Neuroradiology

Dementia – MRI is the first step in diagnosis

Brain imaging in patients with cognitive complaints need to be viewed differently when using MRI to diagnose and treat patients with dementia, says Dr. Christopher Hess, who will discuss the role of MRI in the adjunctive diagnosis of dementia in his talk at the Garmisch Symposium.

Credit: University of California, San Francisco

In addition, general radiologists need to recognize the important findings related to dementia when making a diagnosis. While MRI is mainly called for in patients with suspected dementia to exclude other abnormalities, there are characteristics of dementia that clinicians can look for when reading the exams, such as specific patterns of regional brain atrophy or structural lesions in areas of the brain that alter cognition, Hess says. In his talk, Hess will discuss how radiologists can use these findings to support or refute the diagnosis of specific neurodegenerative processes, as well to recommend appropriate next steps in disease evaluation and management. He will share the approach that he takes with other clinicians during the talk.

portrait of christopher hess
Dr. Christopher Hess is the Alexander R. Margulis Professor and Chairman of the Department of Radiology and Biomedical Imaging at the University of California, San Francisco.

In his talk, Hess will discuss how radiologists can use these findings to support or refute the diagnosis of specific neurodegenerative processes, as well to recommend appropriate next steps in disease evaluation and management. He will share the approach that he takes with other clinicians during the talk. “Brain MRI is often the first step in evaluation,” Hess says. “General radiologists don’t necessarily recognize the important findings related to dementia. We will review dementia symptoms and how they should guide the eyes of radiologists, and look carefully at the critical importance of distinguishing between rapidly progressive and chronic dementia.”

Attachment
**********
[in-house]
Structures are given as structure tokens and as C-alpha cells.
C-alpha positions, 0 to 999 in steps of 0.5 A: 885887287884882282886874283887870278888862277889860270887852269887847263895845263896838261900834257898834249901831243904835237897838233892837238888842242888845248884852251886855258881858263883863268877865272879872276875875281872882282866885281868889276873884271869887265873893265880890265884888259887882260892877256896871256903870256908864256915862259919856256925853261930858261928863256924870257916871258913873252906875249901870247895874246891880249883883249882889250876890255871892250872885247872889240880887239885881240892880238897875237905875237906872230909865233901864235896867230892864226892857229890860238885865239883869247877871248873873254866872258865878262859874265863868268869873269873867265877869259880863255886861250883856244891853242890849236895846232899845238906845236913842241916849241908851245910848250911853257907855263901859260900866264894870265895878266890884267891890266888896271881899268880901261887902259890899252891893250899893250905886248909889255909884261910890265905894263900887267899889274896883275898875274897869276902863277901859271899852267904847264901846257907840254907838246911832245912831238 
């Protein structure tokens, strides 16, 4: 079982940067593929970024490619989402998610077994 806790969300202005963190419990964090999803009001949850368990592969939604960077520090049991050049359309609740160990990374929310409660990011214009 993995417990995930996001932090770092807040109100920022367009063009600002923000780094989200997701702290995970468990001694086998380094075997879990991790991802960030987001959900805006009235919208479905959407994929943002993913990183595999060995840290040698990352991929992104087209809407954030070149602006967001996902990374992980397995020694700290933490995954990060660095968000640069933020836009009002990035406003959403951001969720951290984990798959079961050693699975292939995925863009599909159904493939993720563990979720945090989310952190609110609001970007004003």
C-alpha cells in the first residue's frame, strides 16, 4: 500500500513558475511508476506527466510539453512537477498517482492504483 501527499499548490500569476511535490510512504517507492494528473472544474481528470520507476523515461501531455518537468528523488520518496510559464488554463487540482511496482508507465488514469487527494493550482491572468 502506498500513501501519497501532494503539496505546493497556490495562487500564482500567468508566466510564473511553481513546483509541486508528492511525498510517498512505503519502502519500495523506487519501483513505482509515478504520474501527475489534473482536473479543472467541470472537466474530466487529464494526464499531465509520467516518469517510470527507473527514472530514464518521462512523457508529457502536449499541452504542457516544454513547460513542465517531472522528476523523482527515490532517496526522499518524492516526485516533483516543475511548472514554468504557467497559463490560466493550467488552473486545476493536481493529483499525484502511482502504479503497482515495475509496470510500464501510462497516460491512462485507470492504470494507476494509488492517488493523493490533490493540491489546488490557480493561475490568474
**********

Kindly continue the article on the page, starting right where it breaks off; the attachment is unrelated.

While MRI is the standard of care in the United States in the initial presentation of patients with cognitive complaints, that’s not necessarily the case in other countries, Hess says. Some countries use CT or no imaging at all to examine such patients, so Hess notes that it will be interesting to hear the discussion from the members of the audience about how MRI, and imaging in general, is used for dementia cases in other parts of the world.

MRI brain scan of patient with dementia
Patient with semantic dementia, a variant of frontotemporal lobar degeneration that predominantly affects the temporal lobes.

Credit: University of California, San Francisco

Here are some key takeaways from Hess’s talk:

  • The radiologist can play a significant role in diagnosing dementia.           
  • MRI exams of people with cognitive complaints should be reviewed differently than patients presenting with other issues.

“In particular, it requires a sound understanding of the neuropathology and neuroanatomy of dementia,” Hess says.


Profile:

Dr. Christopher Hess is the Alexander R. Margulis Professor and Chairman of the Department of Radiology and Biomedical Imaging at the University of California, San Francisco. He received his Ph.D. in Electrical Engineering from the University of Illinois at Urbana Champaign in 1998. He then went on to pursue clinical residency and fellowship at UCSF, where he served as chief resident and NIH T32 postdoctoral research fellow prior to joining the faculty in neuroradiology in 2008. Dr. Hess is co-Deputy Editor for Neuroradiology for Radiology, and on the editorial board of the American Journal of Neuroradiology. He is an active member of the Radiological Society of North America, the International Society for Magnetic Resonance in Medicine, the American Society of Neuroradiology, and the Academy of Radiology Research. In 2018, he was elected as a fellow of the American Institute for Medical and Biological Engineering. His primary research interests lie in brain degeneration, epilepsy, and neurovascular disease. A highly regarded lecturer nationally and internationally, he has co-authored over 150 manuscripts and book chapters in magnetic resonance, clinical and scientific journals, and is recognized for his contributions to 7T MRI and to diffusion imaging.


Session:

Saturday, 19. Jan 2019, 9:10-9:40 a.m.

MRT in dementia diagnostic      

Dr. Christopher Hess (San Francisco)

Session: MRT des ZNS

16.01.2019

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